NY Will Offer “X” Gender Option On Benefit Applications

The OTDA “X” gender marker will become available January 1, 2024.

On Wednesday, New York Civil Liberties Union (NYCLU) announced that New Yorkers will have the option to mark their gender identity as “X” when applying for benefits through the New York State Office of Temporary and Disability Assistance (OTDA).

The OTDA “X” gender marker will become available January 1, 2024, according to the NYCLU’s announcement. New York State Department of Health (NYSDOH) and New York City Human Resources Administration documents will also have an “X” gender marker option. (New York State has allowed residents to select an “X” gender-marker on drivers’ licenses and birth certificates since May 2022.)

The change is a result of a settlement stemming from a 2021 lawsuit by the NYCLU against the OTDA. The OTDA argued that the NYCLU’s policy os requiring applicants applying for benefits to choose between “male” and “female” discriminated against non-binary New Yorkers.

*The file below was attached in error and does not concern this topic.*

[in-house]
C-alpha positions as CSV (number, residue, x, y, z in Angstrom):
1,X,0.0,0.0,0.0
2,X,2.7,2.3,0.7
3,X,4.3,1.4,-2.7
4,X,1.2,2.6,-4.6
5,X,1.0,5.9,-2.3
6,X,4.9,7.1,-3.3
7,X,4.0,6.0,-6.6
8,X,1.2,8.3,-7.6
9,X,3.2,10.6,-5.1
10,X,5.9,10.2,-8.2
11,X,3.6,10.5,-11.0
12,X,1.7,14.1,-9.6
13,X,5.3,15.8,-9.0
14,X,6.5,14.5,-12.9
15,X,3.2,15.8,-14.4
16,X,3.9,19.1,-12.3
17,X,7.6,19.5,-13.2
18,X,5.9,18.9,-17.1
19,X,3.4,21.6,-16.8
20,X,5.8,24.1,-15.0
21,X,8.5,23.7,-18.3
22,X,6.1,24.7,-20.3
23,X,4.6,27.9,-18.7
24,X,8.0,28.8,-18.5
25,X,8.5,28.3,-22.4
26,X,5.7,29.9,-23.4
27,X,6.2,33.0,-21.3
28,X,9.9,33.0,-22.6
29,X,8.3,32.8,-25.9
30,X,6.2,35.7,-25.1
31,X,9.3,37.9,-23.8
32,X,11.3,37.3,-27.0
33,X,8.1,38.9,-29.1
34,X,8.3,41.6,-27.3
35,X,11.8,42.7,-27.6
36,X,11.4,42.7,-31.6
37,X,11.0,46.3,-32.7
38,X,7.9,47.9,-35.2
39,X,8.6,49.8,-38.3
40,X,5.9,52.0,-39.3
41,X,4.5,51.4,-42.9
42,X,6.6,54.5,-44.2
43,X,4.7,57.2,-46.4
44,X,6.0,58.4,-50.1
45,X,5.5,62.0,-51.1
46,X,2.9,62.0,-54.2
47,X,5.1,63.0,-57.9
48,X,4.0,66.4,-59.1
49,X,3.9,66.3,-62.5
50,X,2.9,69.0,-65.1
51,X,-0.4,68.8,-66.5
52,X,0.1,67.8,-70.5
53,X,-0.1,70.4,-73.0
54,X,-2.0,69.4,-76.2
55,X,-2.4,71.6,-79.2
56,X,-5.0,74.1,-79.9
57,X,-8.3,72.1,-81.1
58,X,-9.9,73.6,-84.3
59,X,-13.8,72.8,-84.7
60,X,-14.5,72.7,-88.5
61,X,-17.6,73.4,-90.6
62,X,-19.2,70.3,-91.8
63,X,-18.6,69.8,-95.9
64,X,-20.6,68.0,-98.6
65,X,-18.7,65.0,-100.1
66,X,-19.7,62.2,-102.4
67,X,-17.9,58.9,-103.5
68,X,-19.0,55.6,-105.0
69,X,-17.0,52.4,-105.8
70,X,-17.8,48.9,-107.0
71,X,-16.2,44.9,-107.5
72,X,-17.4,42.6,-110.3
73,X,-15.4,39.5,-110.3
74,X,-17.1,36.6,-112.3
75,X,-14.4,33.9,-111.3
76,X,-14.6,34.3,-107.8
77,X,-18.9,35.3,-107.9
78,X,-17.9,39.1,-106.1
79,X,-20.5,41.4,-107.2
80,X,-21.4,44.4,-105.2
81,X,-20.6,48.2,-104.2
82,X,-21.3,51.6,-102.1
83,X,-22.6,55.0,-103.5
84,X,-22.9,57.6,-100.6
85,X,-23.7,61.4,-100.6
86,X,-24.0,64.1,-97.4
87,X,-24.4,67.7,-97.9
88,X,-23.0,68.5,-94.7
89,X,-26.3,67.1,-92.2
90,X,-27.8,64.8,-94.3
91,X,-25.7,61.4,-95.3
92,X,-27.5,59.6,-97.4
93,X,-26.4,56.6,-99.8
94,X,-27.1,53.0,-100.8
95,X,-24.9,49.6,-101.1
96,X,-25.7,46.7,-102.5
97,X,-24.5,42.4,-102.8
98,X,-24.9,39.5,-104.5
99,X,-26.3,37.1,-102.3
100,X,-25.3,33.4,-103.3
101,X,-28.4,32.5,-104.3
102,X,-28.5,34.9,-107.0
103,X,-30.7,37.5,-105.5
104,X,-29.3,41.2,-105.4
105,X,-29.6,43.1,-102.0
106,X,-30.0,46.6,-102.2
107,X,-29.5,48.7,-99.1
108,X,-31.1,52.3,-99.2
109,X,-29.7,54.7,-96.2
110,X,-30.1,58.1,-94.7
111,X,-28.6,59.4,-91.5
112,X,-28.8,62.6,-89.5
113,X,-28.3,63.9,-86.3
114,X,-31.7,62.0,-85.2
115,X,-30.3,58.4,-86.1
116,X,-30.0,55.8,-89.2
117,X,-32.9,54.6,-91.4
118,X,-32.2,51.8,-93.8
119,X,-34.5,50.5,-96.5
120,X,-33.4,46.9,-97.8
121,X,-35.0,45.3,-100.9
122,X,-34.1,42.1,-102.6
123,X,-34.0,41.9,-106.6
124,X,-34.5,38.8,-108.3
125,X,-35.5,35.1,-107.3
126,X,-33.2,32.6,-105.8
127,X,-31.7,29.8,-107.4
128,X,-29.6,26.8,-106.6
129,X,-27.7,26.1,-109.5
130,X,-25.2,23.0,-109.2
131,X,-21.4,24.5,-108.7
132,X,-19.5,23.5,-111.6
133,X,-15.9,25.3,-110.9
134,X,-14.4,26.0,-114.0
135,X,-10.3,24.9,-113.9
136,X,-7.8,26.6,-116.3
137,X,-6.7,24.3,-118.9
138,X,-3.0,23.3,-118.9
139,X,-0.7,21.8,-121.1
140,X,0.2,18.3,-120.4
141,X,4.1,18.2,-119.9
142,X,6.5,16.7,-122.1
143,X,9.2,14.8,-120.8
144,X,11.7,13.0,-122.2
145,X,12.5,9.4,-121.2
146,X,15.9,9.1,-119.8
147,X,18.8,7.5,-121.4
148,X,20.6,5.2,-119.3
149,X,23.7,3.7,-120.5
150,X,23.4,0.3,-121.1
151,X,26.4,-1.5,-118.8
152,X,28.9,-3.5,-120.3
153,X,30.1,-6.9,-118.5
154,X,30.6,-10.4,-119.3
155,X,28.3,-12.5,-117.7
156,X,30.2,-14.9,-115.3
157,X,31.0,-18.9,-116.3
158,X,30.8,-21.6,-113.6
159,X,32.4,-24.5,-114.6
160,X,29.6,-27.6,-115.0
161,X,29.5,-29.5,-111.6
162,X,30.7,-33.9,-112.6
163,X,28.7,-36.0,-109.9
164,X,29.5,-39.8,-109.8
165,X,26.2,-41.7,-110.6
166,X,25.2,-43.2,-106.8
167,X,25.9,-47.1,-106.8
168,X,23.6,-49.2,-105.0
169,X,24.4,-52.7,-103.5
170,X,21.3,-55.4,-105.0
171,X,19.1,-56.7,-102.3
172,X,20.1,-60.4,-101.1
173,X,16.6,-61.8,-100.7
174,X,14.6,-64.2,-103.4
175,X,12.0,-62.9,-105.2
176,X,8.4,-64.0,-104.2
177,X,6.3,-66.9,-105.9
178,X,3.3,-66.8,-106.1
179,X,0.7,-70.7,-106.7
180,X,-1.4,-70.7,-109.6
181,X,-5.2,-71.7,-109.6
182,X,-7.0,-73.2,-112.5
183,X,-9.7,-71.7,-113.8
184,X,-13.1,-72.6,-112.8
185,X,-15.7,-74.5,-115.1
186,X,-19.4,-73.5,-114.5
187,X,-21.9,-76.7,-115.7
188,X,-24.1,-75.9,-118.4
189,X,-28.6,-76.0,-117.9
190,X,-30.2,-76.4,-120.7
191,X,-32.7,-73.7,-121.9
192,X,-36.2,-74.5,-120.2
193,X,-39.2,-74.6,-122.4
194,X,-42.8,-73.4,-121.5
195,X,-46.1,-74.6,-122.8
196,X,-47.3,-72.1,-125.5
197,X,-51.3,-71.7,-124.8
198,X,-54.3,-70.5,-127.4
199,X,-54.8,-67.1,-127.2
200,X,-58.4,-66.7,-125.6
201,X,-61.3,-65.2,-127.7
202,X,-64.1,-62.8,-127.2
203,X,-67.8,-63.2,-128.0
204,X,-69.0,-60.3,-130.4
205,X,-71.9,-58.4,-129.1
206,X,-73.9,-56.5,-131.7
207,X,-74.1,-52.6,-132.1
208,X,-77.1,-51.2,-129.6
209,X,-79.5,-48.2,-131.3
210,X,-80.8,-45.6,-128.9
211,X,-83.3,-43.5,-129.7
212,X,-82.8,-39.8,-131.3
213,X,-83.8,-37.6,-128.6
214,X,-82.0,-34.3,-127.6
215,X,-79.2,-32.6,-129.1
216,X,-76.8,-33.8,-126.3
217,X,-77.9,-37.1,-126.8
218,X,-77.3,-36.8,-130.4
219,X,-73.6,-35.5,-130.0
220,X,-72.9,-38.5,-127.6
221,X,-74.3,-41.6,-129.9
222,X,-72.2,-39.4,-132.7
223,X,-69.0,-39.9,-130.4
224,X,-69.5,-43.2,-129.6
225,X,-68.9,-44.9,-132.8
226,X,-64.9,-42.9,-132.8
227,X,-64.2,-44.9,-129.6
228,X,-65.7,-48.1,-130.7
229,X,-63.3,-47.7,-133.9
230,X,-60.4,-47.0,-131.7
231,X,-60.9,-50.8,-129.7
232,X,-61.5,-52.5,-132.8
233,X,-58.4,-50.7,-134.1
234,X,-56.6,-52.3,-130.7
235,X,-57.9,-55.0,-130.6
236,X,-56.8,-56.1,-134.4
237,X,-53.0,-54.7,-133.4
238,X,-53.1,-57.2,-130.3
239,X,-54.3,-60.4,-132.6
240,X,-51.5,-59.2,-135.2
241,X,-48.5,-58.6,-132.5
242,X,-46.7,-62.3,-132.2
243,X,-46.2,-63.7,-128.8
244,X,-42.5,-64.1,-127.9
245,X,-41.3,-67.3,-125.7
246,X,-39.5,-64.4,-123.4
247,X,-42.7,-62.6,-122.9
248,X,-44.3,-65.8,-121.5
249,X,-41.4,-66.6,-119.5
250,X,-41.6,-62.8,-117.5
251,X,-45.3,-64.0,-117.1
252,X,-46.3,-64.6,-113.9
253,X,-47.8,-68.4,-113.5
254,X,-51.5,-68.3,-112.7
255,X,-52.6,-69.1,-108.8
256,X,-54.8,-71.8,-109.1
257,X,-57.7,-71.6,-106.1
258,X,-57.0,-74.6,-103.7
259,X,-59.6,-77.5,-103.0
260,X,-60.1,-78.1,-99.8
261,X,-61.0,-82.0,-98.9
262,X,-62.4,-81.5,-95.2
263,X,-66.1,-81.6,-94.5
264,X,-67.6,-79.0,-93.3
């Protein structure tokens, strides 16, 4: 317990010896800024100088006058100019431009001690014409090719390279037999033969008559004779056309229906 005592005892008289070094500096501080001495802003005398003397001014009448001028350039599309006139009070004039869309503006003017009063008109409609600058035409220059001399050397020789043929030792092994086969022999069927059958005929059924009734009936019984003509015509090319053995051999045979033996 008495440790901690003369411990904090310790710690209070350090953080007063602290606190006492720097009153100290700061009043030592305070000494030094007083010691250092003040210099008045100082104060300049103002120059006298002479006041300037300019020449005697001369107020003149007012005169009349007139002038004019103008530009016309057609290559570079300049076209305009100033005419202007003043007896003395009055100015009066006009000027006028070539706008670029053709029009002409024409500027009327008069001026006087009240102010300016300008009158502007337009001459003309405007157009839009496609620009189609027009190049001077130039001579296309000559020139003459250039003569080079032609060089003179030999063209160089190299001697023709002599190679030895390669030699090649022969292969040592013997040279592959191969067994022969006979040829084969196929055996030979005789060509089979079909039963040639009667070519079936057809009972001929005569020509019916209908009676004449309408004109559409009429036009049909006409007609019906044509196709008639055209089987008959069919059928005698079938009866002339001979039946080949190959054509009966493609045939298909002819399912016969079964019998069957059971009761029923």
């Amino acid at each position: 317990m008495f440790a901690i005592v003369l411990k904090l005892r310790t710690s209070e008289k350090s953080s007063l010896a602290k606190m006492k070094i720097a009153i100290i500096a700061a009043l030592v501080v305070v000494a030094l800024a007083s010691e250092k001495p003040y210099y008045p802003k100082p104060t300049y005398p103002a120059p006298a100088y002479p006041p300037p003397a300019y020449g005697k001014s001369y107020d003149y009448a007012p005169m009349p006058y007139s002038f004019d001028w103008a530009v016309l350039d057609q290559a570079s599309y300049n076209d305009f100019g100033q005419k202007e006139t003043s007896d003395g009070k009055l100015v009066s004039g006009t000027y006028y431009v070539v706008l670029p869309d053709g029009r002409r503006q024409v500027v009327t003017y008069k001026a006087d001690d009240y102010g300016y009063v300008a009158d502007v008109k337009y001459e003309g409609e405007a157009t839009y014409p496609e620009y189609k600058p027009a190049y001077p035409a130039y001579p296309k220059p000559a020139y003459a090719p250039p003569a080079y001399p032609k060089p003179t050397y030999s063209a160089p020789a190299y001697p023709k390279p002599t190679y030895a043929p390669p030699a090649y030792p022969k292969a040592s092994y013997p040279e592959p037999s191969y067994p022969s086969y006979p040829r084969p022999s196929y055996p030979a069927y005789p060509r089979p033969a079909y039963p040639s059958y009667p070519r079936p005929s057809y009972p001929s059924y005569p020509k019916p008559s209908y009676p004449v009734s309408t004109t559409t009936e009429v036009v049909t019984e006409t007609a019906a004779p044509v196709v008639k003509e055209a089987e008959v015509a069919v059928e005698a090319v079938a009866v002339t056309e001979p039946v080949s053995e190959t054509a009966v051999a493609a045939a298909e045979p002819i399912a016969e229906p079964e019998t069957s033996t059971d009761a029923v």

The settlement also will require that OTDA, NYSDOH, and local social services staff receive training in regards to the changes.

Jules Donahue and Jaime Mitchell were plaintiffs in the case along with Princess Janae Place, a Bronx-based organization that aids in assisting trans people from homelessness to independent living.

Jevon Martin, executive director of Princess Janae Place, referred to the settlement as a “critical policy change.”

“As a transgender advocate leading an organization that provides gender-affirming support, I have seen firsthand the devastating mental health effects of misgendering people. OTDA’s new policies will help restore a greater degree of autonomy and self-determination for all nonbinary New Yorkers, recognizing their fundamental dignity,” Martin said in a written statement, according to Gay City News.

“While today’s agreement does not erase the emotional harm of being misgendered, I am grateful for OTDA’s policy changes, which will help non-binary people like me to feel more at home in their bodies, their lives and their societies,” they continued.

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